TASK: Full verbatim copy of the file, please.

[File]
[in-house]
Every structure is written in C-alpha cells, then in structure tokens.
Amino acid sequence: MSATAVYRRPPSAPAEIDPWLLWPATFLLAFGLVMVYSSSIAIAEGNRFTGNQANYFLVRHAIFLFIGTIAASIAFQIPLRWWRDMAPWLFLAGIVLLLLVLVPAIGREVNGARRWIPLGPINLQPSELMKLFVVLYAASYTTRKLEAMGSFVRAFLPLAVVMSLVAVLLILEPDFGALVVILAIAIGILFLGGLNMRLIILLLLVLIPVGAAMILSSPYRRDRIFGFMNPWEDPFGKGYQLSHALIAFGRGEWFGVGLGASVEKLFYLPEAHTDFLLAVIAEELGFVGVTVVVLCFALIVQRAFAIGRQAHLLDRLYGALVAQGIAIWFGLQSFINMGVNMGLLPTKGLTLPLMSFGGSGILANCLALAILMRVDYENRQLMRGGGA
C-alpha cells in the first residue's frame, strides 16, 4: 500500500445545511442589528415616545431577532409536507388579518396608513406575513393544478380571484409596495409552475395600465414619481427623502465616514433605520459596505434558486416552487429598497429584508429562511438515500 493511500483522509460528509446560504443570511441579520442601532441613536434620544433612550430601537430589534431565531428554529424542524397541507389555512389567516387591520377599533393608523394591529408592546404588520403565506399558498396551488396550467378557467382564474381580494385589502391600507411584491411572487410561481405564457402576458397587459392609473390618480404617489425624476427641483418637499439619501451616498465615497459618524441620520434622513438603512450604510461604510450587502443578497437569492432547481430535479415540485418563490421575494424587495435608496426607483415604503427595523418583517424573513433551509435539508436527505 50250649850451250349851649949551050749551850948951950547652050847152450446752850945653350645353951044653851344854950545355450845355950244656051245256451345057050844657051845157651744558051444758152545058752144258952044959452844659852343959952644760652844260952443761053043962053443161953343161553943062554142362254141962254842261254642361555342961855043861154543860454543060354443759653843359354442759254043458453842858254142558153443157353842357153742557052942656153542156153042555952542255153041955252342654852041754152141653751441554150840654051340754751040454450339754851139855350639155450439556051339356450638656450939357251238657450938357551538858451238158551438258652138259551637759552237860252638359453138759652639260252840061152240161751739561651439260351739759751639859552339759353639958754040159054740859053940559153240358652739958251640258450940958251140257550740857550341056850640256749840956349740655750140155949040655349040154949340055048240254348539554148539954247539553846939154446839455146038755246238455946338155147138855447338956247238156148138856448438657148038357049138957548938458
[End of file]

[in-house]
Every structure is written in C-alpha cells, then in structure tokens.
Amino acid sequence: MSATAVYRRPPSAPAEIDPWLLWPATFLLAFGLVMVYSSSIAIAEGNRFTGNQANYFLVRHAIFLFIGTIAASIAFQIPLRWWRDMAPWLFLAGIVLLLLVLVPAIGREVNGARRWIPLGPINLQPSELMKLFVVLYAASYTTRKLEAMGSFVRAFLPLAVVMSLVAVLLILEPDFGALVVILAIAIGILFLGGLNMRLIILLLLVLIPVGAAMILSSPYRRDRIFGFMNPWEDPFGKGYQLSHALIAFGRGEWFGVGLGASVEKLFYLPEAHTDFLLAVIAEELGFVGVTVVVLCFALIVQRAFAIGRQAHLLDRLYGALVAQGIAIWFGLQSFINMGVNMGLLPTKGLTLPLMSFGGSGILANCLALAILMRVDYENRQLMRGGGA
C-alpha cells in the first residue's frame, strides 16, 4: 500500500445545511442589528415616545431577532409536507388579518396608513406575513393544478380571484409596495409552475395600465414619481427623502465616514433605520459596505434558486416552487429598497429584508429562511438515500 493511500483522509460528509446560504443570511441579520442601532441613536434620544433612550430601537430589534431565531428554529424542524397541507389555512389567516387591520377599533393608523394591529408592546404588520403565506399558498396551488396550467378557467382564474381580494385589502391600507411584491411572487410561481405564457402576458397587459392609473390618480404617489425624476427641483418637499439619501451616498465615497459618524441620520434622513438603512450604510461604510450587502443578497437569492432547481430535479415540485418563490421575494424587495435608496426607483415604503427595523418583517424573513433551509435539508436527505 50250649850451250349851649949551050749551850948951950547652050847152450446752850945653350645353951044653851344854950545355450845355950244656051245256451345057050844657051845157651744558051444758152545058752144258952044959452844659852343959952644760652844260952443761053043962053443161953343161553943062554142362254141962254842261254642361555342961855043861154543860454543060354443759653843359354442759254043458453842858254142558153443157353842357153742557052942656153542156153042555952542255153041955252342654852041754152141653751441554150840654051340754751040454450339754851139855350639155450439556051339356450638656450939357251238657450938357551538858451238158551438258652138259551637759552237860252638359453138759652639260252840061152240161751739561651439260351739759751639859552339759353639958754040159054740859053940559153240358652739958251640258450940958251140257550740857550341056850640256749840956349740655750140155949040655349040154949340055048240254348539554148539954247539553846939154446839455146038755246238455946338155147138855447338956247238156148138856448438657148038357049138957548938458